Services on Demand
Brazilian Journal of Infectious Diseases
Print version ISSN 1413-8670
On-line version ISSN 1678-4391
ADESIDA, Solayide A. et al. Associated risk factors and pulsed field gel electrophoresis of nasal isolates of Staphylococcus aureus from medical students in a tertiary hospital in Lagos, Nigeria. Braz J Infect Dis [online]. 2007, vol.11, n.1, pp.63-69. ISSN 1413-8670. http://dx.doi.org/10.1590/S1413-86702007000100016.
Staphylococcus aureus infections are growing problems worldwide with important implications in hospitals. The organism is normally present in the nasal vestibule of about 35% of apparently healthy individuals and its carriage varies between different ethnic and age groups. Staphylococcal nasal carriage among health workers is particularly important to establish new clones and track origin of infections during outbreak situations. To determine the carriage rate and compare the pulsed field gel patterns of the strains, nasal swabs were collected from 185 medical students in a teaching hospital in Lagos, Nigeria. Isolates of S. aureus were tested for heamolysin production, methicillin sensitivity and Pulsed Field Gel Electrophoresis (PFGE) was performed. The results showed S.aureus nasal carrier rate of 14% with significant rate among males compared to females. All the isolates produced heamolysin. Antibiotic susceptibility pattern revealed that majority of the isolates was susceptible. Five strains (19%) harboured resistant determinants to penicillin and tetracycline. None of the strains was resistant to methicillin. 44% of the isolates typed by PFGE had type B, the most predominant pulsotype. PFGE A clone exhibited a single resistance phenotype suggesting a strong clonal relationship that could punctual an outbreak in the hospital. The results speculate that nasal carriage among medical personnel could be a function of various risk factors. Personal hygiene and behaviour may however be the means to reducing colonization and spread of S.aureus in our hospitals.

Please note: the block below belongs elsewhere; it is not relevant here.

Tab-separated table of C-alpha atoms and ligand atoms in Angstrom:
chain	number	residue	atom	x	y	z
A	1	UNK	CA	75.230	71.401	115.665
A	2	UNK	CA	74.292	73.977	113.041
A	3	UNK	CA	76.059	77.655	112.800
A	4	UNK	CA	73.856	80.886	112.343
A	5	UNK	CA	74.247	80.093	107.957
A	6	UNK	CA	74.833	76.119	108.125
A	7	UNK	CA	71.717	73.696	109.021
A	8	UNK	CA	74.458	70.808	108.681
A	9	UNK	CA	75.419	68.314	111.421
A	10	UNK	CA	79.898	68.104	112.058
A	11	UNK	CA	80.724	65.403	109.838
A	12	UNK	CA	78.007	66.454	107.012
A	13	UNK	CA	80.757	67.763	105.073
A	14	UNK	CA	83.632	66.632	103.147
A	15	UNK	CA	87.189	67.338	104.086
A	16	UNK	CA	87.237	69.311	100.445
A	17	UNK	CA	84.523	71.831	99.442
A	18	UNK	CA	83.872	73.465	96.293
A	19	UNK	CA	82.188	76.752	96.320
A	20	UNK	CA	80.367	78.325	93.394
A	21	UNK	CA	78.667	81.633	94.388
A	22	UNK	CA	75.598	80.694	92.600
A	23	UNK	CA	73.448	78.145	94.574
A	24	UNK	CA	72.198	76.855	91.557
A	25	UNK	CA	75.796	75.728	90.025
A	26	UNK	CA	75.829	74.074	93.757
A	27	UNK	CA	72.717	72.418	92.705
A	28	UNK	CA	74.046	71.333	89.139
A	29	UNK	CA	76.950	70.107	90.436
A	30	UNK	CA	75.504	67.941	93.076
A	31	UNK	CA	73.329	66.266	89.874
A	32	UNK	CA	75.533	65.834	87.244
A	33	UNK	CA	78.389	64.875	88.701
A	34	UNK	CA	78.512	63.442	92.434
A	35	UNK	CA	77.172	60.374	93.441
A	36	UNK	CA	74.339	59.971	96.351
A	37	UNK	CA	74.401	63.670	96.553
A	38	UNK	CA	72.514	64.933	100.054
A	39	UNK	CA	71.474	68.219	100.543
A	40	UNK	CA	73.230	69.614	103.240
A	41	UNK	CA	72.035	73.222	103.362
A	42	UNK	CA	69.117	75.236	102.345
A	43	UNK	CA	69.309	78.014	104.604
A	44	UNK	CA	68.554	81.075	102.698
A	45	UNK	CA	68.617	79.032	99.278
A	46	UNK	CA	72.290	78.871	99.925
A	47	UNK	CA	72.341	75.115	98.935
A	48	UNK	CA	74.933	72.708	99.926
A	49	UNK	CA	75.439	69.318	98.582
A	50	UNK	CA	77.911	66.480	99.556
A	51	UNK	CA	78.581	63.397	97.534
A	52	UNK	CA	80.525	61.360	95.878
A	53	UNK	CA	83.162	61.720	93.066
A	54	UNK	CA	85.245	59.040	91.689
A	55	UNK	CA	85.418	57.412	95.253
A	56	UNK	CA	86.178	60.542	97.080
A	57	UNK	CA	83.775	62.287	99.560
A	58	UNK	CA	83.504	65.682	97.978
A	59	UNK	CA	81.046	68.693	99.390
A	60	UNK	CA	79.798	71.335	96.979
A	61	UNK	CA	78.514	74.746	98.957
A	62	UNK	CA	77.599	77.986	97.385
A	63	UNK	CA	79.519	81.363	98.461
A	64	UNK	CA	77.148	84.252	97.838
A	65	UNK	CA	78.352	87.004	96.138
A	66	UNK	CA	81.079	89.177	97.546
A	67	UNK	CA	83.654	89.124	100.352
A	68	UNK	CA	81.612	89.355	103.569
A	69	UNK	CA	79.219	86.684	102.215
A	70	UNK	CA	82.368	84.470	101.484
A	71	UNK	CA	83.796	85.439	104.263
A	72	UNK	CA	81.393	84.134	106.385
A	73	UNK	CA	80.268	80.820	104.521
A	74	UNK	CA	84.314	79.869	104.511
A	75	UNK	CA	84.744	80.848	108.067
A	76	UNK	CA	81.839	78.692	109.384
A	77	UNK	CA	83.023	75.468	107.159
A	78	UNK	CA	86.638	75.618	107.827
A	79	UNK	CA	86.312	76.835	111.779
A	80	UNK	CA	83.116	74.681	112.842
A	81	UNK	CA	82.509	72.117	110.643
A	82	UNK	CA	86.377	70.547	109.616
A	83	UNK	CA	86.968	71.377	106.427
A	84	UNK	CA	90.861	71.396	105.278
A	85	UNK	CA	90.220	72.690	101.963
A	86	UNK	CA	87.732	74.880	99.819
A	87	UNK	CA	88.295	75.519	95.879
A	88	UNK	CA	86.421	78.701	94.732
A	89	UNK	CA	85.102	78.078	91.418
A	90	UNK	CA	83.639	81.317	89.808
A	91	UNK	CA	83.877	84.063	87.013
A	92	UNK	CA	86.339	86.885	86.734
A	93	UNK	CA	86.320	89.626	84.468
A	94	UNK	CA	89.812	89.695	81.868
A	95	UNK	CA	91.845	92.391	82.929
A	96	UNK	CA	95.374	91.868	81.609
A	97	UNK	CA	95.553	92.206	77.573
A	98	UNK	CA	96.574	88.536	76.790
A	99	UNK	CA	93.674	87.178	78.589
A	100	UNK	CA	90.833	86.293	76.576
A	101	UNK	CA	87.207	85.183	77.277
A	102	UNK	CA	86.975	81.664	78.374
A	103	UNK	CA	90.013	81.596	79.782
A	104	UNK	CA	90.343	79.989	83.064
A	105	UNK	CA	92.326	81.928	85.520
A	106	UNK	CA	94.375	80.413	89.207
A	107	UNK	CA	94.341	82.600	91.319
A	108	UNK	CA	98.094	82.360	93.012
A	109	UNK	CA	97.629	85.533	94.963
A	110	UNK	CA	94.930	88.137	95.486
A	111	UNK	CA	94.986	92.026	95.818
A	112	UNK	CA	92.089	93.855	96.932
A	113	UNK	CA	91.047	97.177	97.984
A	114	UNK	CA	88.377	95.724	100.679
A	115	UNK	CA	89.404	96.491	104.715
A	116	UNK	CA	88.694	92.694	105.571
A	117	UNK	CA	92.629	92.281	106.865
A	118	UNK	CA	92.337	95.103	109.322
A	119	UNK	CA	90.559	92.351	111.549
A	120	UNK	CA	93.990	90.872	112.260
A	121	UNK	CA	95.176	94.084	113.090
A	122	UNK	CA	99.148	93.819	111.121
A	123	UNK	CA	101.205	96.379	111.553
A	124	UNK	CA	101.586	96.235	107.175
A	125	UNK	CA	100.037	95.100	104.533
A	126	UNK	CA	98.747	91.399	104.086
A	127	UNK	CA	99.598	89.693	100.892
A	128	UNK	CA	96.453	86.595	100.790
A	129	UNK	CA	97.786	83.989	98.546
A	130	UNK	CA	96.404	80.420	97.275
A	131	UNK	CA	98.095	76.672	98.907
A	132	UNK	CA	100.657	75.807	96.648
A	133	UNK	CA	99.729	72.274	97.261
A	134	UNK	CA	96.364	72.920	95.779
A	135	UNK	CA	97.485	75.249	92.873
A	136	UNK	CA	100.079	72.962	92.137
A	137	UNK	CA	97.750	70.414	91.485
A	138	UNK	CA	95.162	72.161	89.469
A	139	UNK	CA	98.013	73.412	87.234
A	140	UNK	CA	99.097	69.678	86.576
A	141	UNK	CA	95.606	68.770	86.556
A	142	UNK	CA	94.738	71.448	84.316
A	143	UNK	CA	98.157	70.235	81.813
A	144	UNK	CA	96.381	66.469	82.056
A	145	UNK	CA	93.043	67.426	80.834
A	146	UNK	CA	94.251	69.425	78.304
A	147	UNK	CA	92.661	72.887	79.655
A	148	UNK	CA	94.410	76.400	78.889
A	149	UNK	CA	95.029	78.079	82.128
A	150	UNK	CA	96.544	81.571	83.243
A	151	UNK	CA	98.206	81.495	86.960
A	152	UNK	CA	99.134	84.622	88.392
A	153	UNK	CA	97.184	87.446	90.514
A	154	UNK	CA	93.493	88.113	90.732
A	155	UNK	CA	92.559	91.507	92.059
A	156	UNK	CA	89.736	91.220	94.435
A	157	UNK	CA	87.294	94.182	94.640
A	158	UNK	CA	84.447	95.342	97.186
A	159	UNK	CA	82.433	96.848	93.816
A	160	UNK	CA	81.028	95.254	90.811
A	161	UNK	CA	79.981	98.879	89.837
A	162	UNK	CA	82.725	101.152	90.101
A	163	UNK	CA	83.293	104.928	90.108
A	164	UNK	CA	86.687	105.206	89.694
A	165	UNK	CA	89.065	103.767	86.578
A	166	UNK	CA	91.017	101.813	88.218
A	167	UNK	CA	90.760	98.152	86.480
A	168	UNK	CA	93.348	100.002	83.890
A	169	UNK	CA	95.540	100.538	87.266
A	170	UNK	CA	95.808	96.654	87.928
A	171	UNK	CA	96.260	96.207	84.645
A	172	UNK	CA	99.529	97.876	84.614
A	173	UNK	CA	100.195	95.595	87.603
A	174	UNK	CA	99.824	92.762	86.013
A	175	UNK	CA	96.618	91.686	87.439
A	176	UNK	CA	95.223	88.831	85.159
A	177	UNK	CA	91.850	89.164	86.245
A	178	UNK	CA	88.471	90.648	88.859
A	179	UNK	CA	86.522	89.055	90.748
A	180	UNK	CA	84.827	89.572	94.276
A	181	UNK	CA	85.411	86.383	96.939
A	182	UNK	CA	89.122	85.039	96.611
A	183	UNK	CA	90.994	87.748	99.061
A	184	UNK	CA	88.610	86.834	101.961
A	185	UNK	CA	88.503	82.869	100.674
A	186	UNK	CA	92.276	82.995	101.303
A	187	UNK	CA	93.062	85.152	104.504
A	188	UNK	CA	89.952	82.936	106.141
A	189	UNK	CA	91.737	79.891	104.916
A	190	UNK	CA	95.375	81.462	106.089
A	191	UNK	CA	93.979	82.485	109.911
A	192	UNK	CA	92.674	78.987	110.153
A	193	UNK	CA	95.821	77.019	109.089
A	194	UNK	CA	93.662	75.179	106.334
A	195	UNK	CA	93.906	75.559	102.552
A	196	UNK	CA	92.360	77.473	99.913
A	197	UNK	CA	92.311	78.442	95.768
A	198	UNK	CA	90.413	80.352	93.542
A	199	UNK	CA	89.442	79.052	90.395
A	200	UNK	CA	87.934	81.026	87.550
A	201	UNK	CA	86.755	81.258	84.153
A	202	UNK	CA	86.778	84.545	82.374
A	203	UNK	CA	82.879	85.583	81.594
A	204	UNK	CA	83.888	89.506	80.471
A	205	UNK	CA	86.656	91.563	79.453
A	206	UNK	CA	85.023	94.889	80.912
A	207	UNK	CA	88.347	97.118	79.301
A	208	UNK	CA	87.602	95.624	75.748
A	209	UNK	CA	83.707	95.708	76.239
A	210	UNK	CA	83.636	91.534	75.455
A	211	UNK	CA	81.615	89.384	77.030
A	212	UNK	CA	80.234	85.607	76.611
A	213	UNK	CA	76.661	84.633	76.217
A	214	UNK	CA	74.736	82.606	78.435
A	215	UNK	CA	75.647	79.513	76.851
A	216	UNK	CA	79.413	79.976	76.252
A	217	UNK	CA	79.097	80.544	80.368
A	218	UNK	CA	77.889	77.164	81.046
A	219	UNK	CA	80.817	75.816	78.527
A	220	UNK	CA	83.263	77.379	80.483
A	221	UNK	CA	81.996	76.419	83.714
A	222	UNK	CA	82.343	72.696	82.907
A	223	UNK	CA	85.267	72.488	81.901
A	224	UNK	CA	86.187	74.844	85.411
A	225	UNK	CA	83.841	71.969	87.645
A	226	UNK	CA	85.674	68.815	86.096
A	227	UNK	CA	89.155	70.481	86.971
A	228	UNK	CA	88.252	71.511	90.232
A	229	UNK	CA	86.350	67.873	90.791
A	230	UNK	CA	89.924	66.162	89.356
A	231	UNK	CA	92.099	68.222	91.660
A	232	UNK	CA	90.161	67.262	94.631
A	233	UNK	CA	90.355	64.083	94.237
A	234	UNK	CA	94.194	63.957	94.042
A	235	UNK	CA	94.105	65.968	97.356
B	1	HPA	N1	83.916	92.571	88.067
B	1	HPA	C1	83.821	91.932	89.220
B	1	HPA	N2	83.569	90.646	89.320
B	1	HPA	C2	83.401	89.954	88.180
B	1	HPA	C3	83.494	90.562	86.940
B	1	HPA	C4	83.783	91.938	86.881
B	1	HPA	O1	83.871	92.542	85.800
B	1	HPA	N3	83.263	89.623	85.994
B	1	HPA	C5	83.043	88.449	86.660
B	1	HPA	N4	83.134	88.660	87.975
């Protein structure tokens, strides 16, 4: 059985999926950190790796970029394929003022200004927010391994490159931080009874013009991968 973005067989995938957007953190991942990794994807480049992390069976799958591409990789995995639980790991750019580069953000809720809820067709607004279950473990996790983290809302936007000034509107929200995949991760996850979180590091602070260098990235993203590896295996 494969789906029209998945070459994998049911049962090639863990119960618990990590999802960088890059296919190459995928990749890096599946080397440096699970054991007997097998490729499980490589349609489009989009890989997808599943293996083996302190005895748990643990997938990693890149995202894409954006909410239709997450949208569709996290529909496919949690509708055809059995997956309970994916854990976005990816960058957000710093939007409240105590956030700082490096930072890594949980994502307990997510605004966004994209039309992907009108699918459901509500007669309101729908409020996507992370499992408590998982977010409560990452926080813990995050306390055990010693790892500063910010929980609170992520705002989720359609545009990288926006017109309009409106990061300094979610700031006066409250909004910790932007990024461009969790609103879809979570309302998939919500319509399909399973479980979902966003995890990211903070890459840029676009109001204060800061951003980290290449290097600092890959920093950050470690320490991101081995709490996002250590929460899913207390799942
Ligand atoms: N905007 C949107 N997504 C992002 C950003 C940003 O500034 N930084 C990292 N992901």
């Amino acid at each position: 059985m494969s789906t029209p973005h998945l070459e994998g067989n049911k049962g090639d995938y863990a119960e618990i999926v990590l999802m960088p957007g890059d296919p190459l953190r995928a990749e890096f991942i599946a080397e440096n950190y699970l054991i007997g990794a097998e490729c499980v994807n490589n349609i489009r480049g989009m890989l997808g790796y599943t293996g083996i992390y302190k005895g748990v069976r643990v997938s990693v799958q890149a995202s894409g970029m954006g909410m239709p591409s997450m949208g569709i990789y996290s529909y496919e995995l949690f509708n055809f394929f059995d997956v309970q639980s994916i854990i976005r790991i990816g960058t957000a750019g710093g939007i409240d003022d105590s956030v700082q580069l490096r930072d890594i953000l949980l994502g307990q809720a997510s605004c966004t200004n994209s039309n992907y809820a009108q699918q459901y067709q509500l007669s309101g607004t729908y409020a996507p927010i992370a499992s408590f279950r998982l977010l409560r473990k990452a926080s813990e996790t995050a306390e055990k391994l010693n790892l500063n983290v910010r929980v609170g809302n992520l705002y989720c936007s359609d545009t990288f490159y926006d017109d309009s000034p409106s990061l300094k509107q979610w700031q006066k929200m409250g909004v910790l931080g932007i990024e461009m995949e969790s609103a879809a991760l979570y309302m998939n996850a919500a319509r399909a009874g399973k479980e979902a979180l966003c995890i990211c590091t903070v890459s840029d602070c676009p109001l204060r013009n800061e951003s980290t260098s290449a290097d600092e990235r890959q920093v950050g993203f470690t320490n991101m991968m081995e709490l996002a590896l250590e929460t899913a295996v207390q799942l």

Keywords : Staphylococcus aureus; PFGE; nasal isolates; carriage rate.